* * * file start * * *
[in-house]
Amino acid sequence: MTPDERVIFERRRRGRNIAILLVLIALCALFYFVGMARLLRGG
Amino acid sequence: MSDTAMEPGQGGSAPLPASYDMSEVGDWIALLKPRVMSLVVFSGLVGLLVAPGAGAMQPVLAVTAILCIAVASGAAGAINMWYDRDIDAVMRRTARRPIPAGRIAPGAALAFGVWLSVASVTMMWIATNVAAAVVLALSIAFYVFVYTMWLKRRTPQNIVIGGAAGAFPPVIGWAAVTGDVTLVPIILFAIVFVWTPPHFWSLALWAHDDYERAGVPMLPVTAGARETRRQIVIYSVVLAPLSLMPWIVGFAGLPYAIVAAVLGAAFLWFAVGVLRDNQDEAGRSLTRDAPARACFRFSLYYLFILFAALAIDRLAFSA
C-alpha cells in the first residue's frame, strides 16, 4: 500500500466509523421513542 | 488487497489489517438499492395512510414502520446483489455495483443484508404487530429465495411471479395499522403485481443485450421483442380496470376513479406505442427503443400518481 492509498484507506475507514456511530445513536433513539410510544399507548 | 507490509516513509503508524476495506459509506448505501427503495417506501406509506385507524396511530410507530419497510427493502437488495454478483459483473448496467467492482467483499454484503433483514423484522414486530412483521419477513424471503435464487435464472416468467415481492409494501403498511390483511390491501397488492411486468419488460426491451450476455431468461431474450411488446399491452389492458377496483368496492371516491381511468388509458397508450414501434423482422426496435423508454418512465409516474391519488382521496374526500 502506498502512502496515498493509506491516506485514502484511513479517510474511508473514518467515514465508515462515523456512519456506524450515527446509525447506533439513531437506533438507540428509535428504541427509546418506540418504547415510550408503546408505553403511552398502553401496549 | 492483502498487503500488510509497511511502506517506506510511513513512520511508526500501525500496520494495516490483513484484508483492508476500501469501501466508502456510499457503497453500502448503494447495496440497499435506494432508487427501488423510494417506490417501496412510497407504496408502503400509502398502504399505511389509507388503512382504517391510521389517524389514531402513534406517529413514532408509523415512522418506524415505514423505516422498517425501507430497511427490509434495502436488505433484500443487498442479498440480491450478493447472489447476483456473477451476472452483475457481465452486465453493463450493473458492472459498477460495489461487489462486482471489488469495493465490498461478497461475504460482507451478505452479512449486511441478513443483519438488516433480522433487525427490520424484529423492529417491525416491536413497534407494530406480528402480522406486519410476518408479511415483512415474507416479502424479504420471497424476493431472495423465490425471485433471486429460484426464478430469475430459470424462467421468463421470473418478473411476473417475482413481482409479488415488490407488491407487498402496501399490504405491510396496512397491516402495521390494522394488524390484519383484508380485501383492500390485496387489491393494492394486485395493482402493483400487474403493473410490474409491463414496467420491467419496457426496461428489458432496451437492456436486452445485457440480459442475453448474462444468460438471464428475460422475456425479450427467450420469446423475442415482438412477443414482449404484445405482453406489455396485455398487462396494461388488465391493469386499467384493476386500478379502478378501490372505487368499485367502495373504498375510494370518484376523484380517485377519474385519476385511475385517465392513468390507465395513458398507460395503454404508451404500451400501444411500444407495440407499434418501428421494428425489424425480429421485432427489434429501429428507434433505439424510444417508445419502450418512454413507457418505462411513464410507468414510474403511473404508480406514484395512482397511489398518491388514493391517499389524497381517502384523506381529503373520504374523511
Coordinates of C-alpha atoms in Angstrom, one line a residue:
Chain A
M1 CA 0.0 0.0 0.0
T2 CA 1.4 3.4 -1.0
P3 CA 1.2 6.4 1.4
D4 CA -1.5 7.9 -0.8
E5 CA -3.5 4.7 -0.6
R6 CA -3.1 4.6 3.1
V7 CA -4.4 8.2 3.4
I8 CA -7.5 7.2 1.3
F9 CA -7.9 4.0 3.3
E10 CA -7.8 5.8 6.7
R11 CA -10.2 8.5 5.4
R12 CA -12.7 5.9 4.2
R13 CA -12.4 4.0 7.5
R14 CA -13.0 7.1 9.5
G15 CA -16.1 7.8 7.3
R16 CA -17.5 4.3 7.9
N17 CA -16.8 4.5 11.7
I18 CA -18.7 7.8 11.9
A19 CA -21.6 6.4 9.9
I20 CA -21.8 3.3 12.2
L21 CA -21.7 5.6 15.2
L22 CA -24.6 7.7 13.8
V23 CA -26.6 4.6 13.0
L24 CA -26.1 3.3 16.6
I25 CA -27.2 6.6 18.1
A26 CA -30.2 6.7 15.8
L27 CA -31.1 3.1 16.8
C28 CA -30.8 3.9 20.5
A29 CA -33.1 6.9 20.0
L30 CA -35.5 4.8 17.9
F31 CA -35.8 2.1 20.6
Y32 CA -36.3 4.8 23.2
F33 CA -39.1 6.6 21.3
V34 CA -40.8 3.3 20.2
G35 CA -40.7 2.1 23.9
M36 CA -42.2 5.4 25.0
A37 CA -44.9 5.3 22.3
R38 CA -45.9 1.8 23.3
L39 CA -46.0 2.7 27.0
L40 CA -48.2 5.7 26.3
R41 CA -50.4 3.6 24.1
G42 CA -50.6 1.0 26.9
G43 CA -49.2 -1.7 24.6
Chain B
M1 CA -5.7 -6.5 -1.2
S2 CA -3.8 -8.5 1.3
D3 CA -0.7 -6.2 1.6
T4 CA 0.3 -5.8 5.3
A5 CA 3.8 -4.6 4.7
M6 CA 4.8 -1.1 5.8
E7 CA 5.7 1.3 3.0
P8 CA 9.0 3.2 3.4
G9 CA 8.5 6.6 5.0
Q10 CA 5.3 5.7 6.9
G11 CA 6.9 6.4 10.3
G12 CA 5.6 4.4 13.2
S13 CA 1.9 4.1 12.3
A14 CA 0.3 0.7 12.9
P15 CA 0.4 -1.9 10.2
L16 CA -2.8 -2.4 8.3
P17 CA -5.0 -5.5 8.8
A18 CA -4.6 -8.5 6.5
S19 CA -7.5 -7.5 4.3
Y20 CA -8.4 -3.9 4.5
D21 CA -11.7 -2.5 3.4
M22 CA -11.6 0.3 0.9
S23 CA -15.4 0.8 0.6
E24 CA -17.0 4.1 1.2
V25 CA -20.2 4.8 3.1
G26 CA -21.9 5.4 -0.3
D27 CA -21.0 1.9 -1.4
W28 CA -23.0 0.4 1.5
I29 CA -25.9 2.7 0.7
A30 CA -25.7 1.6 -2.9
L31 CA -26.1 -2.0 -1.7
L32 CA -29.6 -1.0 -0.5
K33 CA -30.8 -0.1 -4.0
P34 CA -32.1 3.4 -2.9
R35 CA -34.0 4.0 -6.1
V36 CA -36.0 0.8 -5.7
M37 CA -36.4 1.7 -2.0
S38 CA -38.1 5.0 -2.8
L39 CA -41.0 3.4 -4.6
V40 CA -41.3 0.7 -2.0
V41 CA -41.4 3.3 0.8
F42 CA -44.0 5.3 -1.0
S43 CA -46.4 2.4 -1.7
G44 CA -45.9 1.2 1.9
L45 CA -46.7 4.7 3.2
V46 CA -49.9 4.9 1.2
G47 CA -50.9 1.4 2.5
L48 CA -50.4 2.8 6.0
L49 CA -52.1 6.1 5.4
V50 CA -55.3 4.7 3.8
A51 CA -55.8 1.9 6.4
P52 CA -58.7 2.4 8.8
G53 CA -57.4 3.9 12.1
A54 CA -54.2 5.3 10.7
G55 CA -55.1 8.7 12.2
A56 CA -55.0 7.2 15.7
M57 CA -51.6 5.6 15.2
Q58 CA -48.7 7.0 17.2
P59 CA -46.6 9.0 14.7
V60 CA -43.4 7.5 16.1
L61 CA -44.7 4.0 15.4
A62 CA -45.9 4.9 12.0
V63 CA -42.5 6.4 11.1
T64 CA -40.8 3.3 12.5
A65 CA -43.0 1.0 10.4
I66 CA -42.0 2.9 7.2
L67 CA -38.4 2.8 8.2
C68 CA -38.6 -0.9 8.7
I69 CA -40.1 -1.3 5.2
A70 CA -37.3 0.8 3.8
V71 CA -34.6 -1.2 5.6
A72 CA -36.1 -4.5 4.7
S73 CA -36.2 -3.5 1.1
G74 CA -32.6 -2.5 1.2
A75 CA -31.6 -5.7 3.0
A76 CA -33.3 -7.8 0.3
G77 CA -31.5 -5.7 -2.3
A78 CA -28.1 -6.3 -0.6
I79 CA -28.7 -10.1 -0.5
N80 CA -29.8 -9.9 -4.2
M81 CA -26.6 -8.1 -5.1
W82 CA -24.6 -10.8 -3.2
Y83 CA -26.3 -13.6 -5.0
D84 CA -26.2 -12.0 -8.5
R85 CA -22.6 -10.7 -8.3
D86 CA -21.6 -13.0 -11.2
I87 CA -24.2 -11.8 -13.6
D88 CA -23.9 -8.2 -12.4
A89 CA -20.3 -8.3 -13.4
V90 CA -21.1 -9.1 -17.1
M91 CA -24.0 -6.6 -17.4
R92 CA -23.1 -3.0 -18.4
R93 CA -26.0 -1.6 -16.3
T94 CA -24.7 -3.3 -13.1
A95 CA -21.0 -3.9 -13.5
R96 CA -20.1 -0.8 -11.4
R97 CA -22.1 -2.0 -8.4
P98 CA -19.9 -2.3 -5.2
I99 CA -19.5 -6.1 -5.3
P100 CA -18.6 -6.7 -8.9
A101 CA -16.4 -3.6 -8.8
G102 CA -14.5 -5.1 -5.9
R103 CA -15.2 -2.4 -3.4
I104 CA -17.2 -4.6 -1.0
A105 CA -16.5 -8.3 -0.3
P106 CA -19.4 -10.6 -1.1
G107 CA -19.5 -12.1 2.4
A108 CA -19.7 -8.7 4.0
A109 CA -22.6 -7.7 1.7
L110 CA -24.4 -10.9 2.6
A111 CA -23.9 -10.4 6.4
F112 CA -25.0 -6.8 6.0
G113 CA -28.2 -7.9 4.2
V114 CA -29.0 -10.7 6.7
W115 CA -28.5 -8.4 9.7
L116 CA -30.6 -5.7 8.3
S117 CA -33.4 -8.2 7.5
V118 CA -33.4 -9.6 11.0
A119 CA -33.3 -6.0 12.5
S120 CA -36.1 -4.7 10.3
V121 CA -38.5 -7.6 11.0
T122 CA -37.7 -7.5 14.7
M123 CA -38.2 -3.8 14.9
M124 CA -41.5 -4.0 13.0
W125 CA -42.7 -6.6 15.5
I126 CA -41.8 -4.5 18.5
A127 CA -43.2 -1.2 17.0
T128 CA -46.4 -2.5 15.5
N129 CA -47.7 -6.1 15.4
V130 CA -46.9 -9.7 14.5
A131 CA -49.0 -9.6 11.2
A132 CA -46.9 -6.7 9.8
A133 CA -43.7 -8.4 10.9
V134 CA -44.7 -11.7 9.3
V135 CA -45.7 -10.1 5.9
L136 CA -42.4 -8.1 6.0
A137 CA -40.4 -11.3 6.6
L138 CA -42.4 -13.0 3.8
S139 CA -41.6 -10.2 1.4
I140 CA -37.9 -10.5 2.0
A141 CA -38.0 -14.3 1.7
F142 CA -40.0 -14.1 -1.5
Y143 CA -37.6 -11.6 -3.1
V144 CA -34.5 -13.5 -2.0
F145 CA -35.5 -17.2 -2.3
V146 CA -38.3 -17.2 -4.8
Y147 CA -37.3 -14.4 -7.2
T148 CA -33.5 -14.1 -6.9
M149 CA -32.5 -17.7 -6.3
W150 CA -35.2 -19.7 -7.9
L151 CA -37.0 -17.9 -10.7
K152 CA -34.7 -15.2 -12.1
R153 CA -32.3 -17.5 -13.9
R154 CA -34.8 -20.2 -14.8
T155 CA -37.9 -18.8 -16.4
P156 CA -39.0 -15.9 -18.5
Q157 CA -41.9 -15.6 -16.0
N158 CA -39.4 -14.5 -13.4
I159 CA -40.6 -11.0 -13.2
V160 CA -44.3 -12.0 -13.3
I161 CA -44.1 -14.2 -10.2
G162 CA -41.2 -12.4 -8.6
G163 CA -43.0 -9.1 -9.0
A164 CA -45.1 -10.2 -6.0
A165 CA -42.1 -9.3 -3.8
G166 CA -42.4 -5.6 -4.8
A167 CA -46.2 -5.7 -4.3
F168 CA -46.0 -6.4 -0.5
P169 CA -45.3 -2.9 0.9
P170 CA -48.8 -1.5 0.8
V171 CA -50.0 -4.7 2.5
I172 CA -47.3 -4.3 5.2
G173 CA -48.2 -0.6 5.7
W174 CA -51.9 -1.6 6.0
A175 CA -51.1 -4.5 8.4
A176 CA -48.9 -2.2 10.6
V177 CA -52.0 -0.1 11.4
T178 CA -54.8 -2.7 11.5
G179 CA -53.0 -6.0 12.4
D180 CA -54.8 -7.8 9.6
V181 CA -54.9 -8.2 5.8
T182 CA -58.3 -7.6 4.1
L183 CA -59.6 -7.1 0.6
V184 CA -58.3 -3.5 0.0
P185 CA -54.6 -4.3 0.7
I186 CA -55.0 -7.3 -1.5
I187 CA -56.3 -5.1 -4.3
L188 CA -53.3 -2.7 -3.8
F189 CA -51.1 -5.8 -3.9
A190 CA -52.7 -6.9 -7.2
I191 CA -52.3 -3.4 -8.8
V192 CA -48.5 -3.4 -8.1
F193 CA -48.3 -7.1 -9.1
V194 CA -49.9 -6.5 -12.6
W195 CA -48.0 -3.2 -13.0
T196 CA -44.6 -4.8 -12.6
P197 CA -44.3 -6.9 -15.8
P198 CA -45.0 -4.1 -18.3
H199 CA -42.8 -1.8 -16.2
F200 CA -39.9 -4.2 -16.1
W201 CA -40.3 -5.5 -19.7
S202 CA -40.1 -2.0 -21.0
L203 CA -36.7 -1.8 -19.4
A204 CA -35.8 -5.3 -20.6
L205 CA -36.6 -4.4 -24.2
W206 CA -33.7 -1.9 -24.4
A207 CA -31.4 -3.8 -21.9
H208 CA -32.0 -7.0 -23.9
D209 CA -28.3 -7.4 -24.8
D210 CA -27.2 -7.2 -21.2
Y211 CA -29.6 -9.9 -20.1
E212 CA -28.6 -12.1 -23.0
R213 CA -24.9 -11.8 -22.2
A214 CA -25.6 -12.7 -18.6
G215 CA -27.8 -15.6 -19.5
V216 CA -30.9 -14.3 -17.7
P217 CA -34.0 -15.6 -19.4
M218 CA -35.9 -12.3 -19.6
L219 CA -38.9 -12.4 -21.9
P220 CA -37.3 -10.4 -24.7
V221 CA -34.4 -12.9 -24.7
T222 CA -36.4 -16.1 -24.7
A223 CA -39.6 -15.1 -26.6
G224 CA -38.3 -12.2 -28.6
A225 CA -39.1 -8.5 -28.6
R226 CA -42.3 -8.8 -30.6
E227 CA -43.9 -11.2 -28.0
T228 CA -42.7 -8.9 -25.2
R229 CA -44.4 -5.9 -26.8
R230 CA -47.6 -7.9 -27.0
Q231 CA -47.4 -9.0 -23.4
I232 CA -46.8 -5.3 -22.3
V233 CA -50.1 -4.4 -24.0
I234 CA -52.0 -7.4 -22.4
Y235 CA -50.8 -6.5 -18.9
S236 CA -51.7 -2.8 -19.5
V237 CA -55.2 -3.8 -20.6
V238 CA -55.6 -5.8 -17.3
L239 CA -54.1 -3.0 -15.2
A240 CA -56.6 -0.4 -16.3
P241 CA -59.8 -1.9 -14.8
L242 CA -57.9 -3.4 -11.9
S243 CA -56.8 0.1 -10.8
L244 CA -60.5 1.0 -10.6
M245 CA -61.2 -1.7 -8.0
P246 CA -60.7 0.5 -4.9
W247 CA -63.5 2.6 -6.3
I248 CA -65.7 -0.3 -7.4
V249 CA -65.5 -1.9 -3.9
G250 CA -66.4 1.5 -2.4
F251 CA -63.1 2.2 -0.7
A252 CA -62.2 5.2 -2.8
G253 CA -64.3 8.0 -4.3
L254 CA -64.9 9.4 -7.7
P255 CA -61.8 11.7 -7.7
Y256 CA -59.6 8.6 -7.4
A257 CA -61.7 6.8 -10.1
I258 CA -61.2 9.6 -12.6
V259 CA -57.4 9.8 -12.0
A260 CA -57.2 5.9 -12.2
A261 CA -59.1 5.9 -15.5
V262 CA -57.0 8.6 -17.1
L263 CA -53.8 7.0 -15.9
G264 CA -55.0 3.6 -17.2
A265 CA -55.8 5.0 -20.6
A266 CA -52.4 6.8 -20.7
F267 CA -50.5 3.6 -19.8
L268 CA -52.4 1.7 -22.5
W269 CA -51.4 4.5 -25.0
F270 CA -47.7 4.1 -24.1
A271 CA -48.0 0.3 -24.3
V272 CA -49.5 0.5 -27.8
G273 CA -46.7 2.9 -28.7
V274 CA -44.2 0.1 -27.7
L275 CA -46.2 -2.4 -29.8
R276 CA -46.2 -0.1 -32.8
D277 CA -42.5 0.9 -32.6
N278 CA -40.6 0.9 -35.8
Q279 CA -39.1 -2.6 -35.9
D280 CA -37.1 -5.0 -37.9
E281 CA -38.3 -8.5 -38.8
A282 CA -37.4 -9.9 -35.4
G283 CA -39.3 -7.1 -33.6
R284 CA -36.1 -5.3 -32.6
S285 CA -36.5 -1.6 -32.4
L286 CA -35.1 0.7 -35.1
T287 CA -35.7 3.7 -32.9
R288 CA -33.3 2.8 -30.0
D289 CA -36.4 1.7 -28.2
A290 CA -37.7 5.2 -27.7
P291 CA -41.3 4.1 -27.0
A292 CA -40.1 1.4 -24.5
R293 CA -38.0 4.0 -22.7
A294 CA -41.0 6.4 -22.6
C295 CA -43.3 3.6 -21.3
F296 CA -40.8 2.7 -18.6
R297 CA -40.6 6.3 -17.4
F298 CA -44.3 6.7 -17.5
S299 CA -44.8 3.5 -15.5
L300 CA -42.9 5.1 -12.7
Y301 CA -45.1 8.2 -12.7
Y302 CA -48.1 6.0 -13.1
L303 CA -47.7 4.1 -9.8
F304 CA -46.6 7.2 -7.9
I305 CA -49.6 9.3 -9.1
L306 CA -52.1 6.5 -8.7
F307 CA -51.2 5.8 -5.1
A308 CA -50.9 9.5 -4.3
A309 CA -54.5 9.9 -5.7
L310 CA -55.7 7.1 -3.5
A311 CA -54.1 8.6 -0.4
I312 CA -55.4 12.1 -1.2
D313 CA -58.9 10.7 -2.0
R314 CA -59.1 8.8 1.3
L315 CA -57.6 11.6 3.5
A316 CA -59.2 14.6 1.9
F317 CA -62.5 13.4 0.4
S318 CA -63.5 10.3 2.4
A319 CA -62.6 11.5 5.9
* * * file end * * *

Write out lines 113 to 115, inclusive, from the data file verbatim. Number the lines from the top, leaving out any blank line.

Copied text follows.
V63 CA -42.5 6.4 11.1
T64 CA -40.8 3.3 12.5
A65 CA -43.0 1.0 10.4